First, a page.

When the Hollies released their third U.K. album, Hollies, in September 1965, the group had yet to conquer America as part of the British Invasion. But an increased reliance on original tunes by Graham Nash, Tony Hicks and Allan Clarke made the album a No. 8 hit in Britain.

Hollies is sometimes referred to as Hollies '65 to avoid confusion with the 1974 release of the same name. Eventually, the Top 10 U.K. singles "I'm Alive" and "Look Through Any Window" were added to the album and repackaged as Hear! Here! in the U.S. in November.

Like other British groups in the mid-'60s, the Hollies relied on American R&B, soul and folk music to fill out their albums. Covers this time around included Curtis Mayfield's "You Must Believe Me," Lloyd Price's "Lawdy Miss Clawdy," Roy Orbison's "Down the Line" and Peter, Paul and Mary's "Very Last Day."

But those covers paled in comparison to the tracks written jointly by Nash, Hicks and Clarke under the pseudonym L. Ransford, the name of Nash's grandfather. Hollies confirmed their growing confidence as songwriters. "Graham, Tony and I right from the beginning were always writing songs," Clarke said in Play On! Power Pop Heroes, Volume Two. "It's just that whenever we played our stuff to our producer, Ron Richards, he'd say 'Well, that’s okay as a B-side but it’s not an A-side.'"

Nash and Hicks explained their writing process in an interview with Goldmine magazine"I think it was in great part to us growing up and us realizing that 'Moon, June, fuck me in the back of the car' are all well and good, but there’s more to talk about," Nash said. "I think it was also due very much to the influence of the Beatles. To see their exponential growth as writers from the time I met them in 1959 through the '60s was very, very encouraging to us. There was also a very subtle competitiveness to it all with the great bands around at the time."

Hicks added: "I’ve always been a chorus man. Choruses excite me and I know when I hear that if the song's gonna be a hit. To a large extent if the three of us wrote a song, I'd probably come up with the chorus. When Graham heard that he was always very good to sort of work out a verse or verses, and if Allan by that time hadn't put much in, he'd knock out a middle eight. I wouldn't say the process worked like that on every song, but to a large extent it was."

Five of the 12 songs on the U.S. release were penned by Nash, Hicks and Clarke. "So Lonely" is a standout, a moody tune performed with the simplicity of much of the Hollies' early work. The gloomy lyrics of "Too Many People" warn of the dangers of overpopulation and war. The unmistakable sound of Nash's vocals on "Put Yourself in My Place" make it another highlight.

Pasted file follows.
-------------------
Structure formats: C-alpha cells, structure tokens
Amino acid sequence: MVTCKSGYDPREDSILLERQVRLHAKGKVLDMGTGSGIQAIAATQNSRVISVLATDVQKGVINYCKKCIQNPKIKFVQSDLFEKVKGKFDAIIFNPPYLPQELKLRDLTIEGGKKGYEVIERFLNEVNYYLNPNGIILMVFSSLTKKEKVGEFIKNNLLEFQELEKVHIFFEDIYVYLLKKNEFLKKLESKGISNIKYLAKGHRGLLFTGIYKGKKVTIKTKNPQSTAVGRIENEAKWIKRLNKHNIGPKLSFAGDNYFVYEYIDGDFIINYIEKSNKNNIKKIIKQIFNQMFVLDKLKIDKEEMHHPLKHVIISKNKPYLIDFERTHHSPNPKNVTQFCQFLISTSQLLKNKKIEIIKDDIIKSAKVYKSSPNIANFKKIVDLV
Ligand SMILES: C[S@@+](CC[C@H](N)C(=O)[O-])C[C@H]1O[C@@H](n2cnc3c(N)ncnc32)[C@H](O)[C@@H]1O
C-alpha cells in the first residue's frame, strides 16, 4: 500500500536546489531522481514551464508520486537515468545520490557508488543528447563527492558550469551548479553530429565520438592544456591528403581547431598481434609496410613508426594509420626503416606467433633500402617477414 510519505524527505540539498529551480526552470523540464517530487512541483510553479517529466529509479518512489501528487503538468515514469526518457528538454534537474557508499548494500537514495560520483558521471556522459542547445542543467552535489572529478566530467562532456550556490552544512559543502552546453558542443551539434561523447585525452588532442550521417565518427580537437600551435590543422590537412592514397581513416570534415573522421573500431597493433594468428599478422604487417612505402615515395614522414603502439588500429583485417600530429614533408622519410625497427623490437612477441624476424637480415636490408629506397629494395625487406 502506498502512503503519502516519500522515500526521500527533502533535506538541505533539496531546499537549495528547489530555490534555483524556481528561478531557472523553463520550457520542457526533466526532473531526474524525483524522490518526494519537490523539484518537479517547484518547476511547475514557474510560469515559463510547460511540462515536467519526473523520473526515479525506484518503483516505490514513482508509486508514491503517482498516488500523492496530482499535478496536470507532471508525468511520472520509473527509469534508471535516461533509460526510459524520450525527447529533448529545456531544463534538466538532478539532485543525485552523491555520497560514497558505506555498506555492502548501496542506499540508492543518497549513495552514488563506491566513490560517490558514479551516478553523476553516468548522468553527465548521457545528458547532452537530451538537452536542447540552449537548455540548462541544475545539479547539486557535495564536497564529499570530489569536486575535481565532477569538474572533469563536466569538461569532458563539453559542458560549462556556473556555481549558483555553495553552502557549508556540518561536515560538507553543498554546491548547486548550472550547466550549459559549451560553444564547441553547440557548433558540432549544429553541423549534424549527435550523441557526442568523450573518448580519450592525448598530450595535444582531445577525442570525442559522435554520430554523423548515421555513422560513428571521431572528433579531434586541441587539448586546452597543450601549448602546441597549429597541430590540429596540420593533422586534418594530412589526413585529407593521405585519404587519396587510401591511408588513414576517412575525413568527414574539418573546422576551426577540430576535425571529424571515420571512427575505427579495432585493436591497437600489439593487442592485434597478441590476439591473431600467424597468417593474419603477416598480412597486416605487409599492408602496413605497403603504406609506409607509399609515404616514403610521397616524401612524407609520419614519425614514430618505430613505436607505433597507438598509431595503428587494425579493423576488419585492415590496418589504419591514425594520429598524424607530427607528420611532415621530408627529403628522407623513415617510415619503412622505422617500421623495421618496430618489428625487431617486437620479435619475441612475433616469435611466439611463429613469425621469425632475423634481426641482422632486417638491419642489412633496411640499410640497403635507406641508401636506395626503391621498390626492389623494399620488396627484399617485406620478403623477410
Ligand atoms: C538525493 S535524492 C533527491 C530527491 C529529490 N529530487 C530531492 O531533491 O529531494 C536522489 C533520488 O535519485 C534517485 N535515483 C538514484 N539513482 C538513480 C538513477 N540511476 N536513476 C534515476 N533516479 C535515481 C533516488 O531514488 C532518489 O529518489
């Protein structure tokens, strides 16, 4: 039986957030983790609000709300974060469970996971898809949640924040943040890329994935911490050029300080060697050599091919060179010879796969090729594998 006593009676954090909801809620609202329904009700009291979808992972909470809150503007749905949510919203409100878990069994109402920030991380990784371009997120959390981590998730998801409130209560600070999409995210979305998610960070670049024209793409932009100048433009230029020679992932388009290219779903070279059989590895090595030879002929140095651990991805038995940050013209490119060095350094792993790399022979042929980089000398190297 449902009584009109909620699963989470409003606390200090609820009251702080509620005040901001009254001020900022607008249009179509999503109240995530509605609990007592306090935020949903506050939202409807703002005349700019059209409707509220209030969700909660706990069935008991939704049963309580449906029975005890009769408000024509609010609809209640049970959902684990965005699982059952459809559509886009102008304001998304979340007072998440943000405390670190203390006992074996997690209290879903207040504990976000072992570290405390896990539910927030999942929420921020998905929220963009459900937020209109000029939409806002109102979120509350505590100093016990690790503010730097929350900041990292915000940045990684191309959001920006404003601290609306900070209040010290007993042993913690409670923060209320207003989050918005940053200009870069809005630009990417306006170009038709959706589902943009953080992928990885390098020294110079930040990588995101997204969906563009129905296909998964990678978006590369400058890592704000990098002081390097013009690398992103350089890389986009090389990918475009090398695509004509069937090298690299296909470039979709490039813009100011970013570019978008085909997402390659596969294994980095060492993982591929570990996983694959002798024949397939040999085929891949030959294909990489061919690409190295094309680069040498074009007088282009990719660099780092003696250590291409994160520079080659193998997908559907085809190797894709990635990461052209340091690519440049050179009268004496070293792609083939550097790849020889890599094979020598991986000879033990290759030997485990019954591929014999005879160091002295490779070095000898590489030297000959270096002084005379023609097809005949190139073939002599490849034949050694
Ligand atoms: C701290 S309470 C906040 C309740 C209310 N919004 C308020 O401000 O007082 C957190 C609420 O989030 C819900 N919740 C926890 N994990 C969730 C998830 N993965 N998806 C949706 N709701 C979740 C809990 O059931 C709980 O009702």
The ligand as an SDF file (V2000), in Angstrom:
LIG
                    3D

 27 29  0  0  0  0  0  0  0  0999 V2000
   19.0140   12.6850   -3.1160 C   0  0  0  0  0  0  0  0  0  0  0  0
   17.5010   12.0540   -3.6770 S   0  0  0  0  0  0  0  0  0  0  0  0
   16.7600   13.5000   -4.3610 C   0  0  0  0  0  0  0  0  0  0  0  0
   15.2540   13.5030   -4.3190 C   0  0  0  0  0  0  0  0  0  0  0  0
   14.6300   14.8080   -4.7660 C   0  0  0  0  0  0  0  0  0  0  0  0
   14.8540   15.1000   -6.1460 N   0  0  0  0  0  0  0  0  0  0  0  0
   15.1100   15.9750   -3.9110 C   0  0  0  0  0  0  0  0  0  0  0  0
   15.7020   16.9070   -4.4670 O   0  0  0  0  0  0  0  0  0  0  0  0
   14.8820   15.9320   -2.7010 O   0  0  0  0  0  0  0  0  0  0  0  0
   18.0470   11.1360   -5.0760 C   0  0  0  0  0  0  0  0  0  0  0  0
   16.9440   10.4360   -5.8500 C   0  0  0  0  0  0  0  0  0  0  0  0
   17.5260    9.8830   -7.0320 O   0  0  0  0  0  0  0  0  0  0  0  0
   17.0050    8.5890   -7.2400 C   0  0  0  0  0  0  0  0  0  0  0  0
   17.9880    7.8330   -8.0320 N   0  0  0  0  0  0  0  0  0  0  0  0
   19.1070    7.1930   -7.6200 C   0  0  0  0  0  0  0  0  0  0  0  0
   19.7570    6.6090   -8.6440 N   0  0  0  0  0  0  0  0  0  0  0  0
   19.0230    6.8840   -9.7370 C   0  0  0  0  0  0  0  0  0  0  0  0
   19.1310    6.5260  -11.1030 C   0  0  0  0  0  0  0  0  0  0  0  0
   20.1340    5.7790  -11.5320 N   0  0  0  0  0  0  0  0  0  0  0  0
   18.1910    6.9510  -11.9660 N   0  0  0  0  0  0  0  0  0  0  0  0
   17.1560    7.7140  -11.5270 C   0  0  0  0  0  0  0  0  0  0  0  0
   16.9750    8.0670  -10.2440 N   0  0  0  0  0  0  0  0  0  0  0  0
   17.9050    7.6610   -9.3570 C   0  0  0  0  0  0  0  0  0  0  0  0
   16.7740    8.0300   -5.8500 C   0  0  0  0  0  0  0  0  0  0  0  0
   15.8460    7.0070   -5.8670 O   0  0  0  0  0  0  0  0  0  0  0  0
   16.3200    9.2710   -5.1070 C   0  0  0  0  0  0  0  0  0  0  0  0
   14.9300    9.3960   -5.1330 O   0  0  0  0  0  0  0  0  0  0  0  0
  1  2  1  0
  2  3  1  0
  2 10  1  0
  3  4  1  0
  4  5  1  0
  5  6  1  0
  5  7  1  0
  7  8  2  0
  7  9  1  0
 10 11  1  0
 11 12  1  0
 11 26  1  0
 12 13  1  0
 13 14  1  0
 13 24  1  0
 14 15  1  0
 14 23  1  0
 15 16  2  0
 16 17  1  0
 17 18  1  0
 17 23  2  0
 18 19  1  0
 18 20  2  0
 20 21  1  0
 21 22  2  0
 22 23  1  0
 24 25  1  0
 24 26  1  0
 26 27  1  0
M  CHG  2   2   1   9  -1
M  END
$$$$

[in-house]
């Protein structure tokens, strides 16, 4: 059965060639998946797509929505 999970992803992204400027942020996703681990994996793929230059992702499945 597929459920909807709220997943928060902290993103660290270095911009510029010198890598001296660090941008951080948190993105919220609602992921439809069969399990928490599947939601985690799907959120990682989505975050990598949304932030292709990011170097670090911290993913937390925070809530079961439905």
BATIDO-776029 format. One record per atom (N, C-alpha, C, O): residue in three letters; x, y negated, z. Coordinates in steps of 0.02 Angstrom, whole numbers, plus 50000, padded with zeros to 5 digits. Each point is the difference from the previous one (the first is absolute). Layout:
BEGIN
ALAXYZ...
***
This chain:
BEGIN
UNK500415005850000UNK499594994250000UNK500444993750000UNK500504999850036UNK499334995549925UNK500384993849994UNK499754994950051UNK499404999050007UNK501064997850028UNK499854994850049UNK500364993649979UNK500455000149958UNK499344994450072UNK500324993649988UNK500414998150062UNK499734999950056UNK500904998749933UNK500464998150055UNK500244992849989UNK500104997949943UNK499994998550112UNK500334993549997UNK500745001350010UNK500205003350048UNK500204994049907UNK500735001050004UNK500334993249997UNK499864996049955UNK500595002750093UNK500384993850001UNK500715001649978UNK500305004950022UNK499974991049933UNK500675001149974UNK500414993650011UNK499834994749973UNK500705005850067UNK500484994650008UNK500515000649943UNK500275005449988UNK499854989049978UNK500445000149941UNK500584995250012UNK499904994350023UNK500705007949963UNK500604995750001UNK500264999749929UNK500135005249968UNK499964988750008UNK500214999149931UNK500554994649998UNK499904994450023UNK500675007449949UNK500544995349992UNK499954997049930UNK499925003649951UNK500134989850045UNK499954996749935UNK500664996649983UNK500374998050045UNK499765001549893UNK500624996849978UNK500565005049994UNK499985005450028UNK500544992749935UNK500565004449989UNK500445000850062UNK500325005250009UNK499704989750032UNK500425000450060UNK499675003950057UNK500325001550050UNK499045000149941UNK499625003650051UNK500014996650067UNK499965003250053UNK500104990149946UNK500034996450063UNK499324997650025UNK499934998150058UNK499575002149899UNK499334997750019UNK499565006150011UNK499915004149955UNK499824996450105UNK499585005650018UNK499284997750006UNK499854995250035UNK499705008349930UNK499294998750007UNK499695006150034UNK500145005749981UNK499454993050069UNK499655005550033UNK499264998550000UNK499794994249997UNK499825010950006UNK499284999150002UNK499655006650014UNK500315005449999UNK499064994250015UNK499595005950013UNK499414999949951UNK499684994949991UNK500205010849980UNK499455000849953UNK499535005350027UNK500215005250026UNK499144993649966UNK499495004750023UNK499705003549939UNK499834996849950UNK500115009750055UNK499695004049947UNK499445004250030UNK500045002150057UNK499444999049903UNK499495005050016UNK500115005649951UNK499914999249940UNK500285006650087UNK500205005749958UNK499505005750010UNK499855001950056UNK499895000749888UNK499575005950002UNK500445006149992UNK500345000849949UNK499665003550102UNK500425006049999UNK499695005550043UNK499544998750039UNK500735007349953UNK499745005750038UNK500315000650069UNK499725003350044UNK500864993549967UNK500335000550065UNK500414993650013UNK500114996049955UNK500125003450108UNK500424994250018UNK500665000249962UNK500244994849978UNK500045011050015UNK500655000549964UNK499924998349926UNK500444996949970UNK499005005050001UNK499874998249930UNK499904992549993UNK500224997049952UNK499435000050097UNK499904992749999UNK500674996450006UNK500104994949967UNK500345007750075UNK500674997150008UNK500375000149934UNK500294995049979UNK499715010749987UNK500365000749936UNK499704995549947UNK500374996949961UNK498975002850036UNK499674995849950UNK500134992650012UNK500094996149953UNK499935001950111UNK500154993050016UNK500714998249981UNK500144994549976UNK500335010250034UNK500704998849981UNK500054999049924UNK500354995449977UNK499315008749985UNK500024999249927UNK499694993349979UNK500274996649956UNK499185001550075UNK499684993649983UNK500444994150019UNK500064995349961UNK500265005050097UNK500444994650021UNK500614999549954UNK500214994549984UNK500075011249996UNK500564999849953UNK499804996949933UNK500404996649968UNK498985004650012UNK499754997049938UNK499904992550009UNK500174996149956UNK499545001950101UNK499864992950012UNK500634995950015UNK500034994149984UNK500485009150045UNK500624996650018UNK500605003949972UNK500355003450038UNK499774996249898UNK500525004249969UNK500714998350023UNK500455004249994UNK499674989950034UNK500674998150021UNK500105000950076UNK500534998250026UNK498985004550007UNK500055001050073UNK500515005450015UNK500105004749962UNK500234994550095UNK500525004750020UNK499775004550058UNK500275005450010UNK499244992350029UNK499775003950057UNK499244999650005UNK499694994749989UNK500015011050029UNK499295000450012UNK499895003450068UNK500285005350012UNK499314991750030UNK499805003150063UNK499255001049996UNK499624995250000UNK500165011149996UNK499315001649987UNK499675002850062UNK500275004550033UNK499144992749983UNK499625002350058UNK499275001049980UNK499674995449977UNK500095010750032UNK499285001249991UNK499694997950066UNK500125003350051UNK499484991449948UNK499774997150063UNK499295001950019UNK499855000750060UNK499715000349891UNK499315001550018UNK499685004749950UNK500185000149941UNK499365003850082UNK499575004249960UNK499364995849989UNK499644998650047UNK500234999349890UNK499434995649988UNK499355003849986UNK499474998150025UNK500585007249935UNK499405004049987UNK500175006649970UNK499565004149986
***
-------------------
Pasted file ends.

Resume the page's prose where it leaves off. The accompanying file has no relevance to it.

Imperial Records, the Hollies' U.S. label, didn't release the band's second U.K. album, In the Hollies Style. But the success in Britain of two new singles, "I'm Alive" and "Look Through Any Window," convinced Imperial to release Hollies as Hear! Here! The label dropped two covers — "Mickey's Monkey" and "Fortune Teller" — to make room for the two hits.

Listen to the Hollies Perform 'Look Through Any Window'

In his autobiography, Wild Tales, Nash said the band was introduced to "Look Through Any Window" when they were asked by a friend to listen to a budding young songwriter. "We go over to the address he gave us — a semi-detached house in one of the better neighborhoods in Manchester — to meet this so-called songwriter, a 15-year-old Jewish kid named Graham Gouldman. Now, we're the Hollies — and we know we're the Hollies, so we're not going to make it easy on him, kid or no kid. We're sitting in this posh, middle-class living room, slipcovers on the sofas, nice art on the wall. I threw Mr. Songwriter one of my best stony stares and said, 'Okay, kid — give it your best shot.'

"He picked up an acoustic guitar and started playing 'Bus stop, wet day, she's there, I say, "Please share my umbrella …"' And it's fucking fabulous! Tony, Allan and I are cutting glances at each other, and … we know this is a hit song. We know what we can do with it too, putting a Hollies spin on the tune. We were pretty excited, ready to rush out of there and get our claws into this song, when I said to him, 'Uh, before we go … got anything else?' Before the words were out of my mouth, he started singing, 'Look through any window, yeah, what do you see? / Smiling faces all around …'

"We just stopped and stared. 'Okay, kid — that's two. We're definitely taking those two. No question about it …,'" he continued. "Before we even got back home, Tony had put a gorgeous 12-string riff to the intro of 'Look Through Any Window.' The song was made to be sung by voices like ours. All the harmonies were right there, and in no time we turned it into a Hollies song. We recorded it in less than two hours and knew we had an instant hit on our hands."

Gouldman, who wrote classics like the Yardbirds' "For Your Love" and "Heart Full of Soul," later became a founding member of 10cc. "Look Through Any Window," co-written with Charles Silverman, became the first Hollies track to enter the Top 40 in the U.S. It was the first of a string of '60s hits that included "Bus Stop," "Stop Stop Stop," "On a Carousel" and "Carrie Anne."

Nash wanted to expand beyond the Hollies' hit single formula and left the group in 1968. He relocated to Los Angeles and formed the supergroup Crosby, Stills & Nash with David Crosby and Stephen Stills. Clarke retired from the music industry in 1999. Hicks continued performing with a revamped Hollies lineup that included original drummer Bobby Elliott.

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